Northeast Ohio has reached — and maybe even passed — a key tipping point in the region’s efforts to grow the biomedical industry, said Aram Nerpouni, president and CEO of BioEnterprise.
Not only is the region seeing more acquisition activity, but there’s also been an increase in companies staying here and adding to the economy, he said.
“We’re no longer just the prey. We’re also the predator when it comes to the biomedical space,” Nerpouni said.
BioEnterprise, a local nonprofit tasked with helping health care startups, began in 2002, bringing Northeast Ohio institutions around the table to figure out how to grow the region’s biomedical sector. That sector grew 59% between 2000 and 2016 to become a $5.6 billion industry, according to a report from BioEnterprise and Team Northeast Ohio, the regional business attraction nonprofit.
Manufacturing employment has been declining since the early 2000s, but those losses were offset by growth in health care, said Jacob Duritsky, vice president of strategy and research for Team NEO.
Historically strong industries in the region — automotive, steel, manufacturing — help drive a productive biomedical sector, he said.
“If you think about job creation, output, future productivity, it truly is the overlap of those innovations onto these historically really strong industries,” Duritsky said.
In roughly the past decade, the region has gone from having institutions, a vision and some capabilities to having companies, infrastructure and an ecosystem around the biomedical industry, said Bill Koehler, Team NEO CEO.
“They’re not just companies that pay people that generate payroll tax,” he said. “These are entities and industries and supply chains that are rich and need to be cultivated and nurtured, et cetera, so that we can continue to grow. And that’s what we’re seeing.”
Nerpouni said he was a little worried about a lull in 2015 with only 34 local health care startup companies raising venture capital. But in 2016, that jumped to 46, the second-highest number in the past five years.
In total, those 46 companies raised about $197.8 million in venture investment, just below the $200 million threshold the region had been achieving and surpassing.
Nerpouni is focused on the “incredible diversification” in health care, which he said bodes well for future years.
“It’s not like we’re hanging our hat on one sector and forsaking everything else,” Nerpouni said. “It’s a really nice mix of things we’re good at as a region in medical devices, and things that are broad opportunities in the larger economy that we want to make sure we’re riding that wave as well.”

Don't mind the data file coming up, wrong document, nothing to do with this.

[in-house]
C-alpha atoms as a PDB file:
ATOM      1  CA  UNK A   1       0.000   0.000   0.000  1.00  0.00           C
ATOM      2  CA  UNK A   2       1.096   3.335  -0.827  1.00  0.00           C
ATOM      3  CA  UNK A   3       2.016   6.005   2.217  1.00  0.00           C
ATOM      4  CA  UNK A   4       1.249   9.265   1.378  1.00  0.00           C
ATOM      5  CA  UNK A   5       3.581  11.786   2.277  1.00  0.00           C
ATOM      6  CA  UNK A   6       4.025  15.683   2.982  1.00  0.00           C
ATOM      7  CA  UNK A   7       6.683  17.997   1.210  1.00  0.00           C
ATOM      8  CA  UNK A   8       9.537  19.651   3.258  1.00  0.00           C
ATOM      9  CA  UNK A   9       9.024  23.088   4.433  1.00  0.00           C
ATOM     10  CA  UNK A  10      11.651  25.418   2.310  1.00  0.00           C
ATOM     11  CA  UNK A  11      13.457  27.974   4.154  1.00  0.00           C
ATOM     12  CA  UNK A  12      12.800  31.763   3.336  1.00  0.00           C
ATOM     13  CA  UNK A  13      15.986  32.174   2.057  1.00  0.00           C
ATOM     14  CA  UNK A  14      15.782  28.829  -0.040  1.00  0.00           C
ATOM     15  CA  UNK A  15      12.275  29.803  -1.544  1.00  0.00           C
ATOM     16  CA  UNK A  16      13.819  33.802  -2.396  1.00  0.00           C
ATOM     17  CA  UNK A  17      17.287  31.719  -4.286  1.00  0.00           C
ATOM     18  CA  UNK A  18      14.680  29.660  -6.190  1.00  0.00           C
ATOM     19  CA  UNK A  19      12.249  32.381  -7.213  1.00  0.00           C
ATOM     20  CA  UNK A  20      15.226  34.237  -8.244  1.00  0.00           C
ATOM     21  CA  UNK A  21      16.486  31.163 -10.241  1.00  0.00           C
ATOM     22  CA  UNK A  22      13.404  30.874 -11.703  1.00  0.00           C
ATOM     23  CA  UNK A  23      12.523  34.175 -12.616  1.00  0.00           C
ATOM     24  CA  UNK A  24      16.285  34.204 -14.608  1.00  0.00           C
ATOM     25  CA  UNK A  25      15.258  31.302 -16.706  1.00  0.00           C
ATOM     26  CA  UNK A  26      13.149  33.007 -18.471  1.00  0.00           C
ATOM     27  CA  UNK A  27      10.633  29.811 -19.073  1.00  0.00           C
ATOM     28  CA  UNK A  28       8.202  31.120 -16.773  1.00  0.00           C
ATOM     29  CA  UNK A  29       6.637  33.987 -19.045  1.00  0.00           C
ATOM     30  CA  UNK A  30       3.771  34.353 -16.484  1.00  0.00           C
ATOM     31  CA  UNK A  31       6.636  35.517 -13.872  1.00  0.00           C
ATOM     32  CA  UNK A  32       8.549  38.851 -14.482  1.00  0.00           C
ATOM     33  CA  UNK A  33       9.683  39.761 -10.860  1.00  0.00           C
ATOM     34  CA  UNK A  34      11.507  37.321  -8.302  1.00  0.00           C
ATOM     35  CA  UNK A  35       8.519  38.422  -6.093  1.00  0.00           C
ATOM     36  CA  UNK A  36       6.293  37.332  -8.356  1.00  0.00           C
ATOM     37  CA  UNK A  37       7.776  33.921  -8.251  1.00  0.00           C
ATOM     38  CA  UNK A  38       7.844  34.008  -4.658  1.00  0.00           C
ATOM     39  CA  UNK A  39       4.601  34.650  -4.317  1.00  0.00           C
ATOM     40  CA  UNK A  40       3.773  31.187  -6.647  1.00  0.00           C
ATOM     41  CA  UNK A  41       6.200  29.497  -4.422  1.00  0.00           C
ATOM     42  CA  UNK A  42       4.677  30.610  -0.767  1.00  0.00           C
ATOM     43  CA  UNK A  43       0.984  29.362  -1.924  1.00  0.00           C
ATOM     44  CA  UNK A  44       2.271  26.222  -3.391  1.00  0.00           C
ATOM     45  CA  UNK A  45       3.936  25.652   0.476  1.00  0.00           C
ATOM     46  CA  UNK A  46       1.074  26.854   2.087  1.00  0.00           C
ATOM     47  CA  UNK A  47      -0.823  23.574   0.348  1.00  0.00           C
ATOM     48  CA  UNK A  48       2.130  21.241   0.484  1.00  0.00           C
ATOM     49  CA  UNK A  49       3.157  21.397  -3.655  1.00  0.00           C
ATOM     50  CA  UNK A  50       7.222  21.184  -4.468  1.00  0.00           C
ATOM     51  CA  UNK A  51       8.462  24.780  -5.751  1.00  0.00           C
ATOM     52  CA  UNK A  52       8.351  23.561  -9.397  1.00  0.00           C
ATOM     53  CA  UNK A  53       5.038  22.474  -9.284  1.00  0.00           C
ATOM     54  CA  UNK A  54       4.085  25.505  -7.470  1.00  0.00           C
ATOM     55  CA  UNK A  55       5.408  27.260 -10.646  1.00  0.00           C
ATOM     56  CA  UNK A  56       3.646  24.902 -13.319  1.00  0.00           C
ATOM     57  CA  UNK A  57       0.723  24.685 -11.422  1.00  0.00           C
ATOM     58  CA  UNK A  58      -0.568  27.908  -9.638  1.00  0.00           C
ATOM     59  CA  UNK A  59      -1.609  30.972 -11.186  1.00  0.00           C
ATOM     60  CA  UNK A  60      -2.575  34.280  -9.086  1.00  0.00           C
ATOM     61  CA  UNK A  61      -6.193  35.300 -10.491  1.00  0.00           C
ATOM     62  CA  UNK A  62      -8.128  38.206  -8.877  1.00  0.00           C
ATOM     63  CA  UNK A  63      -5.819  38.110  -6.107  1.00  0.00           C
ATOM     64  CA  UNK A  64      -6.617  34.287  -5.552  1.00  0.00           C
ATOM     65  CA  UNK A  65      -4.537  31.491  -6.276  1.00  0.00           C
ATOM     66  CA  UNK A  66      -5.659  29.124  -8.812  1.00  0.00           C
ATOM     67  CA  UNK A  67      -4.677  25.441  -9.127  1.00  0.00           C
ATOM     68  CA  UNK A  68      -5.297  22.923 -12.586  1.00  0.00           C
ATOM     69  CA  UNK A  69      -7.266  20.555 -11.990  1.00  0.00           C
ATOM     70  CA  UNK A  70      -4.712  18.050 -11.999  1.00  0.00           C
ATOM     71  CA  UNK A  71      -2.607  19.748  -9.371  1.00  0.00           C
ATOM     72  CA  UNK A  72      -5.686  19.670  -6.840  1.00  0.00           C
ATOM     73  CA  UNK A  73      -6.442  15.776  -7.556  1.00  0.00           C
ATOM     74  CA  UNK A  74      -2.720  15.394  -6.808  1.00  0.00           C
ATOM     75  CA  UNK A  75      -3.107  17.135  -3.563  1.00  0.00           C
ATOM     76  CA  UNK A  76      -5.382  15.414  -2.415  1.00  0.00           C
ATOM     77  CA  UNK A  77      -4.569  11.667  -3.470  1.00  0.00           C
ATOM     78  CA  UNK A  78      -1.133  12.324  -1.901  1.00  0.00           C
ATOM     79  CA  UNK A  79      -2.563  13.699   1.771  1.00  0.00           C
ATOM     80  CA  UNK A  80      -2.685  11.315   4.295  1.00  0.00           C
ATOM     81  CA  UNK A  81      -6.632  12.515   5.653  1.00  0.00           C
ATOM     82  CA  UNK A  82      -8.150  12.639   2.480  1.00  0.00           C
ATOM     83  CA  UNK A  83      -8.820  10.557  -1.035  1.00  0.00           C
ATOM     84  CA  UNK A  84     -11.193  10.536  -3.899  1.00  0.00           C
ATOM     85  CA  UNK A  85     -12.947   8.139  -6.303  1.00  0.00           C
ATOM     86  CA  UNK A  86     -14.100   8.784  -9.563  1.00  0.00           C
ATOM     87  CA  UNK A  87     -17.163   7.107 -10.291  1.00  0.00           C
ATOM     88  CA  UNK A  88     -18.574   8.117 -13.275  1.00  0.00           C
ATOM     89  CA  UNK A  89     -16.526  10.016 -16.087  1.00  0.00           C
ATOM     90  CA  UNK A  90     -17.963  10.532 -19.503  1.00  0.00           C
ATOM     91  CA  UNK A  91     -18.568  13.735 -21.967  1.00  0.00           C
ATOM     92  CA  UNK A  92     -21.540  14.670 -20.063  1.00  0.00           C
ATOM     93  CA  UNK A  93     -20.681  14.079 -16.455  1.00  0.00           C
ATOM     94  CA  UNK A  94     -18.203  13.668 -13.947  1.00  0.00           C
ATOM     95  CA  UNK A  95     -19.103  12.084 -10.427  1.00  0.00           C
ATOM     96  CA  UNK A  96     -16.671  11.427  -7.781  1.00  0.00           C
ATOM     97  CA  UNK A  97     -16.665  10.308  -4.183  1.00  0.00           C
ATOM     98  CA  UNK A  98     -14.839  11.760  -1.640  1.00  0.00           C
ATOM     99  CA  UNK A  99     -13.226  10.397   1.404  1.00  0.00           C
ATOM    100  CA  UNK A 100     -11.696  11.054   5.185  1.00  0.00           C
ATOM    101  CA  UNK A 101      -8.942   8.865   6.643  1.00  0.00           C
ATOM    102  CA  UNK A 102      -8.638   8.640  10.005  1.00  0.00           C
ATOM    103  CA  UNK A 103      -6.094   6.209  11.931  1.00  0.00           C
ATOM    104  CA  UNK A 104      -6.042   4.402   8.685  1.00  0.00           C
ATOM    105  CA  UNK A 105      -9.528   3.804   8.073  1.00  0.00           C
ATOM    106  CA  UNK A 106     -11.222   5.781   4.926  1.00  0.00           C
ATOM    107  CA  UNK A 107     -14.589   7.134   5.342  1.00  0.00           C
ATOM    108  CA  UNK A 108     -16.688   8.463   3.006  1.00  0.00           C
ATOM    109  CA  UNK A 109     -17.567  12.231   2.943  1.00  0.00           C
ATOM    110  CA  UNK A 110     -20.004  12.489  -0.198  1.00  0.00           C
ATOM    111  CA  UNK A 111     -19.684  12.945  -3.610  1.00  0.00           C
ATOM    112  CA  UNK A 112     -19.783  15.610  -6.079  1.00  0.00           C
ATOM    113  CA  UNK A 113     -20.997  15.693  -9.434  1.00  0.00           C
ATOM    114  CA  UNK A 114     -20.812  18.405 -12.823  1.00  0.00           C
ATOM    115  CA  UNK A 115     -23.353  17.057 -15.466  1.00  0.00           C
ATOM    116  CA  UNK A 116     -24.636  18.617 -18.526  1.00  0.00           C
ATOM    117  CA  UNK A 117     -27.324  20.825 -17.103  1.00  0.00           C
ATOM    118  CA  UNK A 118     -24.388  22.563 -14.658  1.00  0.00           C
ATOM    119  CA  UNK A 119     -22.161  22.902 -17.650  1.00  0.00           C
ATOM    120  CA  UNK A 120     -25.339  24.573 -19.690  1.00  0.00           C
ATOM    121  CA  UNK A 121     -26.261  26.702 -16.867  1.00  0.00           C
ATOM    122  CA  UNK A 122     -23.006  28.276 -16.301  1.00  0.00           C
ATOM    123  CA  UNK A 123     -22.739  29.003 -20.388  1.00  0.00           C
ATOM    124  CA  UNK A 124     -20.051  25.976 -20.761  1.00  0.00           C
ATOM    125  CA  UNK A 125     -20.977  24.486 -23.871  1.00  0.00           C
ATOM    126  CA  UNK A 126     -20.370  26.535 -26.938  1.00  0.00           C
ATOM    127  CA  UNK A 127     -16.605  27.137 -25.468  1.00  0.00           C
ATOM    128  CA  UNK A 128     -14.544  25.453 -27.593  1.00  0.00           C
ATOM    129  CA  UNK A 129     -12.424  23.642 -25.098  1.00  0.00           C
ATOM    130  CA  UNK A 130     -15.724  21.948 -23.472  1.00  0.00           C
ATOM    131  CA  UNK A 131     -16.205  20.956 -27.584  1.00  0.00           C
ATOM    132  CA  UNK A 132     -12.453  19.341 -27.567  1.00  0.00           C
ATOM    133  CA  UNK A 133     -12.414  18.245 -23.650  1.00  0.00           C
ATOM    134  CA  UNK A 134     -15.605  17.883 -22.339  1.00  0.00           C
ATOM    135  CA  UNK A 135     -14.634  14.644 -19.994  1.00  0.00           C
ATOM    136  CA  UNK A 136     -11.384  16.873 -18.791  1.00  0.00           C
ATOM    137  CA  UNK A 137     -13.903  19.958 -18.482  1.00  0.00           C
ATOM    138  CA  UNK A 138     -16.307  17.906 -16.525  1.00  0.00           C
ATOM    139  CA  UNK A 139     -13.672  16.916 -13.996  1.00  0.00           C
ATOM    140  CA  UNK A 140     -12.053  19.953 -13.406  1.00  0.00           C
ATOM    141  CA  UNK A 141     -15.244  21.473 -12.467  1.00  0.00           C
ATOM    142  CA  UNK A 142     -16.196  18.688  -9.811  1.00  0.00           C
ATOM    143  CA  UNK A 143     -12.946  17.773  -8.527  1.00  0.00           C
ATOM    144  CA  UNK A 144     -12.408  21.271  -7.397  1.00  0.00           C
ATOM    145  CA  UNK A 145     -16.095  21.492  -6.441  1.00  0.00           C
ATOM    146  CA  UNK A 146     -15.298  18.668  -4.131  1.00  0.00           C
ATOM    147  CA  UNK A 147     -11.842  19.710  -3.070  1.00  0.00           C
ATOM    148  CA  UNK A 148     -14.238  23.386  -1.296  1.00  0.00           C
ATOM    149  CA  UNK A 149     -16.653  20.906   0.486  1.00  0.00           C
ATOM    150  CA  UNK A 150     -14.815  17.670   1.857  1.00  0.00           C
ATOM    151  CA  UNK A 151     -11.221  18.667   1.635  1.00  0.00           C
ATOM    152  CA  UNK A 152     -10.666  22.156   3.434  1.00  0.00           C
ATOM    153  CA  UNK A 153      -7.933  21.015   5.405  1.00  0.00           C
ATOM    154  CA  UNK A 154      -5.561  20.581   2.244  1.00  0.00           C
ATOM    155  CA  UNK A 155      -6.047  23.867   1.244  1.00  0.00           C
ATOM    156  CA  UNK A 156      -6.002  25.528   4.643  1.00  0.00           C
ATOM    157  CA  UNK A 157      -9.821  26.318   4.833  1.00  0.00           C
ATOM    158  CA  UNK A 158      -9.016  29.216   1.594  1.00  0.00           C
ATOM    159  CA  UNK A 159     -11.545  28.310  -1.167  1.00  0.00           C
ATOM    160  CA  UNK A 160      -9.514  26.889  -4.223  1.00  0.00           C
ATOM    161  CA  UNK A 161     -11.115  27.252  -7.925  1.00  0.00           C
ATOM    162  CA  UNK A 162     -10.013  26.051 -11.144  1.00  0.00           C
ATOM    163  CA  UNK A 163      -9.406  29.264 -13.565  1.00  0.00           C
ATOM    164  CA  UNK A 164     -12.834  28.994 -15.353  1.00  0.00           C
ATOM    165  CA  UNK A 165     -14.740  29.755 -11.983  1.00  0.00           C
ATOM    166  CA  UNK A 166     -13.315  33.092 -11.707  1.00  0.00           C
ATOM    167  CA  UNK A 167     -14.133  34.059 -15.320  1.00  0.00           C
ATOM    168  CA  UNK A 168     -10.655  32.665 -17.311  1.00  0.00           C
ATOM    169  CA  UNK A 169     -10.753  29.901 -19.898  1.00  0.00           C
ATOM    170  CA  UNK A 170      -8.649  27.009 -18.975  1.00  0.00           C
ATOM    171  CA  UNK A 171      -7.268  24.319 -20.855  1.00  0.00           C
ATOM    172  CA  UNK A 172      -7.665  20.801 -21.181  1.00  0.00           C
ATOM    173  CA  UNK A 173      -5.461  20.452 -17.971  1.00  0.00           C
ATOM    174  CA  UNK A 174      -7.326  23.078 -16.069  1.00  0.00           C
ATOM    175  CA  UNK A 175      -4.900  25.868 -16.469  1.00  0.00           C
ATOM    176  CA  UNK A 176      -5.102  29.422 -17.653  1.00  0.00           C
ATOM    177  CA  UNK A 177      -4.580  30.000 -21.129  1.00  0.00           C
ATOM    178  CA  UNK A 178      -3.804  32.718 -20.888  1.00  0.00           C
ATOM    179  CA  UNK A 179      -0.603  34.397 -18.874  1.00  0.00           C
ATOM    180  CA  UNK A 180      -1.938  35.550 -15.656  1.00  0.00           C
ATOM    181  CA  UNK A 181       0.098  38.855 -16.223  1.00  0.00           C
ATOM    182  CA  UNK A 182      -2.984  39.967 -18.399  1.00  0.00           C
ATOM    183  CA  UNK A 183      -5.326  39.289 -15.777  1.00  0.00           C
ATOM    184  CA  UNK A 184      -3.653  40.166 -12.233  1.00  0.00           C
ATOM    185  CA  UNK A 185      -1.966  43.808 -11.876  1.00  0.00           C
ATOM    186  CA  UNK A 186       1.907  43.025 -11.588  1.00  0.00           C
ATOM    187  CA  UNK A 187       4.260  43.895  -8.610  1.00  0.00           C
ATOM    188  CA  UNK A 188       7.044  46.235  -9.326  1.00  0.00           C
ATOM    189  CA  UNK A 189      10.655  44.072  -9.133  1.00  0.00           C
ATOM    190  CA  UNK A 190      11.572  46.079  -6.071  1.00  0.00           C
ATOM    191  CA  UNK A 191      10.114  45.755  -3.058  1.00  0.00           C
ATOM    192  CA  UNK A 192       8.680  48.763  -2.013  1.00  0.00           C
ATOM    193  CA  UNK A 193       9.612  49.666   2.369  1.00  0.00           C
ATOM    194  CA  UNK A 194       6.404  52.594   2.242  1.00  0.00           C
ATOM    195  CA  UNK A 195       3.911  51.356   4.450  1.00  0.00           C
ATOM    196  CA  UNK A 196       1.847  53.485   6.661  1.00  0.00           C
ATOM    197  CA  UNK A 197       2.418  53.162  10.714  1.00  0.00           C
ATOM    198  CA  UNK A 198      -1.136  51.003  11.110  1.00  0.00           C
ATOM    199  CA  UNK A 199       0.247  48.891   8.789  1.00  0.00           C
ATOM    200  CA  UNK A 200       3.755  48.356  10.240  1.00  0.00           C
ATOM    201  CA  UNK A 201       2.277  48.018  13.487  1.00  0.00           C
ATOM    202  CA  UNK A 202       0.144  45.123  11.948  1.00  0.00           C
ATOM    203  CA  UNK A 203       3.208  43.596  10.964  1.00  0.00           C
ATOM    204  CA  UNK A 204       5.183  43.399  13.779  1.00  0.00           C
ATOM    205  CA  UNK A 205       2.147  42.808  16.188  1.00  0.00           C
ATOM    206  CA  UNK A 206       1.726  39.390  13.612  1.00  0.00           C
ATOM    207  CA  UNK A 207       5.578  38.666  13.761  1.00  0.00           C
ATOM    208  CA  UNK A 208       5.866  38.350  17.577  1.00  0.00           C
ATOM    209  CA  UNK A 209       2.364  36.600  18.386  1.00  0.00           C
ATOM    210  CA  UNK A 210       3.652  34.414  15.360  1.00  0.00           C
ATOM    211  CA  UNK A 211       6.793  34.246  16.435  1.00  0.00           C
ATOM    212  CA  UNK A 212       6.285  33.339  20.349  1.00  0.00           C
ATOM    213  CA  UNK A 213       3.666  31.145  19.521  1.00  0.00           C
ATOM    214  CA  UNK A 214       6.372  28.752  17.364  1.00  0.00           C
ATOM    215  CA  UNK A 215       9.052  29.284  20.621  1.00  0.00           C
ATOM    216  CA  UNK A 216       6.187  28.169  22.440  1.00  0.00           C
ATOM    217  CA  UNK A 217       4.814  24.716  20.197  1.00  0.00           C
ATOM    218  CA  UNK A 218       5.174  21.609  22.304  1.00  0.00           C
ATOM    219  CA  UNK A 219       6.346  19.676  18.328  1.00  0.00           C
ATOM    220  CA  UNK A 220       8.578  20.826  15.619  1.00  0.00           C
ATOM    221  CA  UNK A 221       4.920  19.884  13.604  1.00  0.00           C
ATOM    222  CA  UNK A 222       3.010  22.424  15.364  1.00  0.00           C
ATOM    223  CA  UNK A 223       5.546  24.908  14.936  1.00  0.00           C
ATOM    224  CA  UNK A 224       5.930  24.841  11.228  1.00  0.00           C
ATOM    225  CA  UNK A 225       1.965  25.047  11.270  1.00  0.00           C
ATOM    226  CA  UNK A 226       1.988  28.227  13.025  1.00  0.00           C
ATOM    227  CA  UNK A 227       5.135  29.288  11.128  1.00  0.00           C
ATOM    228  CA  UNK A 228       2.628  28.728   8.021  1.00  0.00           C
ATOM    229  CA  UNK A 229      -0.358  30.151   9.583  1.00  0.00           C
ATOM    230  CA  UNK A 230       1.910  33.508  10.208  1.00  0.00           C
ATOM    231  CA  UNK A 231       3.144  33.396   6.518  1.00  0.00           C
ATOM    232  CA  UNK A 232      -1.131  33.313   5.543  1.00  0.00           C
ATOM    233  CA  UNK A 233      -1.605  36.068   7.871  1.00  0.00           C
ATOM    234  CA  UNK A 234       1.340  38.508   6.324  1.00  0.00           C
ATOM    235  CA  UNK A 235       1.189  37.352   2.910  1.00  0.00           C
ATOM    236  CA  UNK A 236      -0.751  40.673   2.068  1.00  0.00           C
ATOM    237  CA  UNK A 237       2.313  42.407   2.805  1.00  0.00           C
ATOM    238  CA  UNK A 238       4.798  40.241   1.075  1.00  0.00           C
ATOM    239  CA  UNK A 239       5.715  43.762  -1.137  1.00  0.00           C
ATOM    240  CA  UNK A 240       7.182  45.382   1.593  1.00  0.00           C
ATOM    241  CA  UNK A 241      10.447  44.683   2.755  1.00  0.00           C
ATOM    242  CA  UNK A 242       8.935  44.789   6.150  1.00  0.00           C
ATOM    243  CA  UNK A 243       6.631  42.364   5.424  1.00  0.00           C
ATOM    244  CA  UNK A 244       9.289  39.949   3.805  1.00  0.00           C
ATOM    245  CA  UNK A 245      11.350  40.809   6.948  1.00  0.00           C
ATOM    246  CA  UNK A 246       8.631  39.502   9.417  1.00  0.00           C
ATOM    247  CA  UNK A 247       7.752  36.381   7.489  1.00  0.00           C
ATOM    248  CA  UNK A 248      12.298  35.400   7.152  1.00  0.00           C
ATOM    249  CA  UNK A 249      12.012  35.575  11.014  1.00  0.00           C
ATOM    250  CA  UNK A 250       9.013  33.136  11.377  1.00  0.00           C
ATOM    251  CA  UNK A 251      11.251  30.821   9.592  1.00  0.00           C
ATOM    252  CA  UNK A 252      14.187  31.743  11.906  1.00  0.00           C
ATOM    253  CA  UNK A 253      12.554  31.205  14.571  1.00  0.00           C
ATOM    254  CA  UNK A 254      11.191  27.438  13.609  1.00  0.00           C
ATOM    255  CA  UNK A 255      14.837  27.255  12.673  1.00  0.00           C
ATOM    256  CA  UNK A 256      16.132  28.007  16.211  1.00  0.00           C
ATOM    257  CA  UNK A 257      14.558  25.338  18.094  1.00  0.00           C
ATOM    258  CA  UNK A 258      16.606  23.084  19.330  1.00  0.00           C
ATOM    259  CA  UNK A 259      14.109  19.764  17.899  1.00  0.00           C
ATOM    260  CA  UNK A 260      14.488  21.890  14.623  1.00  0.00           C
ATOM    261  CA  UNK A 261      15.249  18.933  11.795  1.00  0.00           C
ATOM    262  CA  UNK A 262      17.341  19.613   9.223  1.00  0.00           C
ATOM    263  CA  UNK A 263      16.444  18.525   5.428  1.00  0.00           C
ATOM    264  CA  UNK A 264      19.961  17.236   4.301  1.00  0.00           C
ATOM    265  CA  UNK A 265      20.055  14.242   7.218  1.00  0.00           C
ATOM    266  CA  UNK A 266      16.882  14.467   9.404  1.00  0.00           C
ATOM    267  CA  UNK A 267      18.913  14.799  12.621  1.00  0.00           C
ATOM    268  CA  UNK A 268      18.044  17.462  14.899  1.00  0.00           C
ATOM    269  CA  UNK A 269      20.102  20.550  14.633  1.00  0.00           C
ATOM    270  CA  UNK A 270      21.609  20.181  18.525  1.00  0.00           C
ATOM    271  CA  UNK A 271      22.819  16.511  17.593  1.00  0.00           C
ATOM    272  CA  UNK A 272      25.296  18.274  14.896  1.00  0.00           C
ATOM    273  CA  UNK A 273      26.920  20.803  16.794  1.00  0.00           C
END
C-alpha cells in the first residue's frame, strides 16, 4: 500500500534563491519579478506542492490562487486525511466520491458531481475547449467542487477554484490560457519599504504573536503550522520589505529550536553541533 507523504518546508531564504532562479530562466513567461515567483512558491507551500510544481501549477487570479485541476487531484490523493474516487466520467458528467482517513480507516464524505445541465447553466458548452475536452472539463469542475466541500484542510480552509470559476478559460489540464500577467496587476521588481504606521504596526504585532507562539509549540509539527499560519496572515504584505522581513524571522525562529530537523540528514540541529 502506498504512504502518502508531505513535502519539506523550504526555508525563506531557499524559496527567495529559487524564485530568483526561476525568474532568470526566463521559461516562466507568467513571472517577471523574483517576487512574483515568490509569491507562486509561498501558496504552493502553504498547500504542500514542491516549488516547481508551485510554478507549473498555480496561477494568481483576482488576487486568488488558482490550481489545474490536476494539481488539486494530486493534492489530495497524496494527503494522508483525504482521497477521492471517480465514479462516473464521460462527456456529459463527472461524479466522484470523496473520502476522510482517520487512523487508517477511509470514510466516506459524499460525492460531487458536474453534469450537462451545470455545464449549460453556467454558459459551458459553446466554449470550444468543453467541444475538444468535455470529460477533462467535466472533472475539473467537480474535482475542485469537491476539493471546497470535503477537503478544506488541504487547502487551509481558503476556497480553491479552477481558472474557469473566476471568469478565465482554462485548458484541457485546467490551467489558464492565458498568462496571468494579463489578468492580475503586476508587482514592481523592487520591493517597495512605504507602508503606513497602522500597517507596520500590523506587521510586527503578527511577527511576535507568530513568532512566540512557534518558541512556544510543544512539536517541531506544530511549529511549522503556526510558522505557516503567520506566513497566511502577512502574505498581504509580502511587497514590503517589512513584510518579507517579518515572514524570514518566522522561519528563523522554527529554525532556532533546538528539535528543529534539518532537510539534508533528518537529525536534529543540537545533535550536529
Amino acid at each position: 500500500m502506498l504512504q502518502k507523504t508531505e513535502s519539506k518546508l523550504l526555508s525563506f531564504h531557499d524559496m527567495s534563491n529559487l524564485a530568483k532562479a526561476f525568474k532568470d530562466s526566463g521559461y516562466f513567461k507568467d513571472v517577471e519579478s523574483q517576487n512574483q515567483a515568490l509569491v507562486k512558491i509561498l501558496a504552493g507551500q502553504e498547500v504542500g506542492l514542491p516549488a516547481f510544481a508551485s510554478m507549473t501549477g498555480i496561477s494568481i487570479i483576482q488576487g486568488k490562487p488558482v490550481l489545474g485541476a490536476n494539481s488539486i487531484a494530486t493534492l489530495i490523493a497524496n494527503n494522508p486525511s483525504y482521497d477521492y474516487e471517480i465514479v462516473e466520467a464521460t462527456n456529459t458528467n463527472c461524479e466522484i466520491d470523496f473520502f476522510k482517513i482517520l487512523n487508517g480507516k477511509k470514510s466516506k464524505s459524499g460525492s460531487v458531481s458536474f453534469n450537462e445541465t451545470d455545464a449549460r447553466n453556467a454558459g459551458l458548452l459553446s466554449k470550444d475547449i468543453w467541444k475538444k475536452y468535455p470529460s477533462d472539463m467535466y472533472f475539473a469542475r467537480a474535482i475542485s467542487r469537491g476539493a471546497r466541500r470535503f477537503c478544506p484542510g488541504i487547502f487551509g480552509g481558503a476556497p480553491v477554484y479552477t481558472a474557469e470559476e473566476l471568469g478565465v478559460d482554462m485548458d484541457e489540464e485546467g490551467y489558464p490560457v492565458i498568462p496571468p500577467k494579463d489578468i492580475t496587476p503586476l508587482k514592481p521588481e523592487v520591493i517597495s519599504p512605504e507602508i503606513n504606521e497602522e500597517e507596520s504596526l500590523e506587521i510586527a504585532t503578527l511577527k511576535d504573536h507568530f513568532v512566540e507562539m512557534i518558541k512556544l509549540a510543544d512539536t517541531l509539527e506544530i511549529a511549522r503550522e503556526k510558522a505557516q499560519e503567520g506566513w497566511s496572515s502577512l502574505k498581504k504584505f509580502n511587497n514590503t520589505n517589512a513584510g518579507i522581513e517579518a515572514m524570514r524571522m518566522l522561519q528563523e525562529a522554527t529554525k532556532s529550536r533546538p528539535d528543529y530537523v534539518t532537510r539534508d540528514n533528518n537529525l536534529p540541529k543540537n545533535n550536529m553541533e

BioEnterprise defines biomedical in three categories: medical devices, pharmaceutical and health care technology.
Medical device companies raised 45% of the capital funding in the region, leading as it historically has. Biotech and pharmaceutical companies raised 29%.
And though health care IT and software and services companies accounted for the smallest slice of the pie with 25%, funding in this sector more than doubled between 2015 and 2016.
The growth is in part driven by the fact that determining the success of a health IT company is cheaper and faster than other areas that require years of clinical trials and a lengthy approval process.
There isn’t as much job creation here in pharma, Nerpouni said, but companies like Abeona Therapeutics (which develops gene therapy and plasma-based products for rare diseases) and BioMotiv (focuses on accelerating breakthrough discoveries into therapeutics) are very helpful in shifting that paradigm.
Growth in the biomedical industry also has a horizontal effect that can resonate across the broader economy, Koehler said.
For instance, other industries may look at how they can leverage the growth in technology for their own companies.
“When you look at the opportunity in health care and biomedical, this isn’t something where we’re hoping it happens. This isn’t something where we need a transformational change to really get us on the right track,” Nerpouni said. “We’re probably 10 years into what is a 20- or 30-year cycle when you look at this cluster development where we’ve made a tremendous amount of progress.”
Source: Cleveland Business